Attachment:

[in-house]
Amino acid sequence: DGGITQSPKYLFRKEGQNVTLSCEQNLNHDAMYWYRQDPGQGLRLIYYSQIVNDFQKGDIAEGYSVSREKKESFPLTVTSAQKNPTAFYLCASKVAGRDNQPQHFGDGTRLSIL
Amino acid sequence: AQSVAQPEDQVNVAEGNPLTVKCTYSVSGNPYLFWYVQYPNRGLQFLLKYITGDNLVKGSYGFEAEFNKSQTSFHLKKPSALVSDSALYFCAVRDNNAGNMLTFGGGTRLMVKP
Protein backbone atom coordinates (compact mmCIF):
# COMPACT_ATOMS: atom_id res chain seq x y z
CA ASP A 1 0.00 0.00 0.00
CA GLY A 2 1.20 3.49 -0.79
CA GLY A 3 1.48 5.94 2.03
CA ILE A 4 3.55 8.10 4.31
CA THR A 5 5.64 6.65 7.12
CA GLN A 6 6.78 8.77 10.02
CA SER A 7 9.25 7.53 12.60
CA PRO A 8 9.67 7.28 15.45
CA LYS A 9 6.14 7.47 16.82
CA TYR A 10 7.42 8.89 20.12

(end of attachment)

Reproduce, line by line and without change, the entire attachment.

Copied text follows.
[in-house]
Amino acid sequence: DGGITQSPKYLFRKEGQNVTLSCEQNLNHDAMYWYRQDPGQGLRLIYYSQIVNDFQKGDIAEGYSVSREKKESFPLTVTSAQKNPTAFYLCASKVAGRDNQPQHFGDGTRLSIL
Amino acid sequence: AQSVAQPEDQVNVAEGNPLTVKCTYSVSGNPYLFWYVQYPNRGLQFLLKYITGDNLVKGSYGFEAEFNKSQTSFHLKKPSALVSDSALYFCAVRDNNAGNMLTFGGGTRLMVKP
Protein backbone atom coordinates (compact mmCIF):
# COMPACT_ATOMS: atom_id res chain seq x y z
CA ASP A 1 0.00 0.00 0.00
CA GLY A 2 1.20 3.49 -0.79
CA GLY A 3 1.48 5.94 2.03
CA ILE A 4 3.55 8.10 4.31
CA THR A 5 5.64 6.65 7.12
CA GLN A 6 6.78 8.77 10.02
CA SER A 7 9.25 7.53 12.60
CA PRO A 8 9.67 7.28 15.45
CA LYS A 9 6.14 7.47 16.82
CA TYR A 10 7.42 8.89 20.12